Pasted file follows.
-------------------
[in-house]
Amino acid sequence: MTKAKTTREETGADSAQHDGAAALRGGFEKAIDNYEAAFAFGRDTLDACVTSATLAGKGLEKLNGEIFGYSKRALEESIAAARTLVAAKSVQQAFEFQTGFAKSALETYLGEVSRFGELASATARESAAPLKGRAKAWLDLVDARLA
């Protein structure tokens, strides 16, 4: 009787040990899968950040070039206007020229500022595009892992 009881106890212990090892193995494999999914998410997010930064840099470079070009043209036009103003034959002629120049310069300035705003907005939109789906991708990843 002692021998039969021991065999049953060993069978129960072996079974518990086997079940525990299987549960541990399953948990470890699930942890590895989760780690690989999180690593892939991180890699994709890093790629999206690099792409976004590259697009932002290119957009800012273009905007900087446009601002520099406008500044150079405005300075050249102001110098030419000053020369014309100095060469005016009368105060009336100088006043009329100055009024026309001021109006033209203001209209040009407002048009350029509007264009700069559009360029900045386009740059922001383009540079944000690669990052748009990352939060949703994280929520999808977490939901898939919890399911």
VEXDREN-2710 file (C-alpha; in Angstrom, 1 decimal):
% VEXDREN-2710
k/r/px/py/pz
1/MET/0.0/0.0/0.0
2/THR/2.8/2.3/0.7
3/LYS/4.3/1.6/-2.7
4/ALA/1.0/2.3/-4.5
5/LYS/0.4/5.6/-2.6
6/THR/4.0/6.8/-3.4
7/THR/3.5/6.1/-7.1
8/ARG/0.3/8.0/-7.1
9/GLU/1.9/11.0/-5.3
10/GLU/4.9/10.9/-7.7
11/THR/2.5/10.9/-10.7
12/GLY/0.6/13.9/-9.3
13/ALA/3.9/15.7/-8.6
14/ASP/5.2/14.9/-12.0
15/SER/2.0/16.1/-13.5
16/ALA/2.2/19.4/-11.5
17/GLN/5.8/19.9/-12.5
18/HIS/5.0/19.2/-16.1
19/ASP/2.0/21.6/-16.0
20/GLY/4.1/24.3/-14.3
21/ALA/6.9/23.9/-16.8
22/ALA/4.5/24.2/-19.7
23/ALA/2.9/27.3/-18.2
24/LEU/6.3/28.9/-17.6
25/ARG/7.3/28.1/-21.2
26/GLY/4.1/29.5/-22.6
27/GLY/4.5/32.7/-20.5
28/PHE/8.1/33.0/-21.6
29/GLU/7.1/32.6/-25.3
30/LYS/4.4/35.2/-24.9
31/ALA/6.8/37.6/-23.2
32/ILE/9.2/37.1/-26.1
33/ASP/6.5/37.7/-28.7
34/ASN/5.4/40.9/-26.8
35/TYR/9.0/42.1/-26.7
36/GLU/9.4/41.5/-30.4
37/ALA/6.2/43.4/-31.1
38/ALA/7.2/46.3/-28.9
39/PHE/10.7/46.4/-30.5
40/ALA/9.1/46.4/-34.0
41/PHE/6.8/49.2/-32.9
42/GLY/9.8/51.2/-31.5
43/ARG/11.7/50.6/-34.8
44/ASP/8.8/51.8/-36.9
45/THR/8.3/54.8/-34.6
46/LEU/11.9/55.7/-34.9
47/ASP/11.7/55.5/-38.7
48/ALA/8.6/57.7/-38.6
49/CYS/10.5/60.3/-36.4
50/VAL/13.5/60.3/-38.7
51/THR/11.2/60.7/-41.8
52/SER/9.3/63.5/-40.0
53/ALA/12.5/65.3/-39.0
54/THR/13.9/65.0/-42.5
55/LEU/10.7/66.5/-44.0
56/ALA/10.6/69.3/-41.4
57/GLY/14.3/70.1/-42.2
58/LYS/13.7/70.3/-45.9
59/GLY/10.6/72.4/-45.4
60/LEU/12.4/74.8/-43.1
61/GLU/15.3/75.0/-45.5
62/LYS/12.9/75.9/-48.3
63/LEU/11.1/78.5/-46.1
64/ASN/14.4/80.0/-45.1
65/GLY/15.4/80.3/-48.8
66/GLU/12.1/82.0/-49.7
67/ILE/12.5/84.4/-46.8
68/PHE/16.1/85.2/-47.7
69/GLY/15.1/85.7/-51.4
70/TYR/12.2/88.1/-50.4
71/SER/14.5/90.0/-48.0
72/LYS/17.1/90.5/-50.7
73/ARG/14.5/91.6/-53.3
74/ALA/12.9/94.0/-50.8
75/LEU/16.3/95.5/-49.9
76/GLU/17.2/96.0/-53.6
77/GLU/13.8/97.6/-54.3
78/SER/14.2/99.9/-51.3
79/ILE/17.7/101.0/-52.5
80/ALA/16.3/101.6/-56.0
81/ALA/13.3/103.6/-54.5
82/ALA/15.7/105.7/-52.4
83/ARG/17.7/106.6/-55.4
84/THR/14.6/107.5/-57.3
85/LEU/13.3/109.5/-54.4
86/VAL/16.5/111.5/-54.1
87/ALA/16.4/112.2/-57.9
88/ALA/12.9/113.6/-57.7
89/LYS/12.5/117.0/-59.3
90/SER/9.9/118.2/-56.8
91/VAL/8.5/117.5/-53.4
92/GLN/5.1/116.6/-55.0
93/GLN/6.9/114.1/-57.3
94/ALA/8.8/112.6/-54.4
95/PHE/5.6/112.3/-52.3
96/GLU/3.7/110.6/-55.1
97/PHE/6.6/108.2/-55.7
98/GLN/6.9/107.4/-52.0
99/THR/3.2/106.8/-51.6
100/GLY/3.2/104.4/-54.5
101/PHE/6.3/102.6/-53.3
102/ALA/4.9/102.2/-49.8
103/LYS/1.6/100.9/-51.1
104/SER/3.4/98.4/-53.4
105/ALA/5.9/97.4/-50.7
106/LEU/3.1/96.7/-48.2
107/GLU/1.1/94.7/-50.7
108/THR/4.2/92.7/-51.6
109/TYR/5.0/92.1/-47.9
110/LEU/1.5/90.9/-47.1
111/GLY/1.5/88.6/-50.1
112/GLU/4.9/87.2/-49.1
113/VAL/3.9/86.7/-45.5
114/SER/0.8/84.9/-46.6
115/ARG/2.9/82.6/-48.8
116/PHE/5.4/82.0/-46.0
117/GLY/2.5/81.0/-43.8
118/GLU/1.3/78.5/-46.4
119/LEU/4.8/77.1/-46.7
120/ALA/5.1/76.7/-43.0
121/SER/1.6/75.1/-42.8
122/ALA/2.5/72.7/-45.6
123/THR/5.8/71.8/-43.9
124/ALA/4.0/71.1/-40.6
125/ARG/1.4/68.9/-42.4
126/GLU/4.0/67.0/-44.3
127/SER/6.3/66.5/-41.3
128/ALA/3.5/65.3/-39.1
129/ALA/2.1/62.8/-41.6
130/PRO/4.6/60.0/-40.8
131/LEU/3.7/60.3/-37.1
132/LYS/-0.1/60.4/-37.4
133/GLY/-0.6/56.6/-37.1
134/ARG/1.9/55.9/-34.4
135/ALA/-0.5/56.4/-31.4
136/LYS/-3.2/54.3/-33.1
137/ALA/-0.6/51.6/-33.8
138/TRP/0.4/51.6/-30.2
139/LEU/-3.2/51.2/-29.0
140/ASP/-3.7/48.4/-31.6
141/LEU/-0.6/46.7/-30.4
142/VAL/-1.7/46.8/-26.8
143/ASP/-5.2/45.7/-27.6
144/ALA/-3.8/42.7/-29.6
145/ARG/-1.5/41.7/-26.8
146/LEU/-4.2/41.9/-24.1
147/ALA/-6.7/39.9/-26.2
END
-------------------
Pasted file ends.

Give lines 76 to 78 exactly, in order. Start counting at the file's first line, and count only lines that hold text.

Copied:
70/TYR/12.2/88.1/-50.4
71/SER/14.5/90.0/-48.0
72/LYS/17.1/90.5/-50.7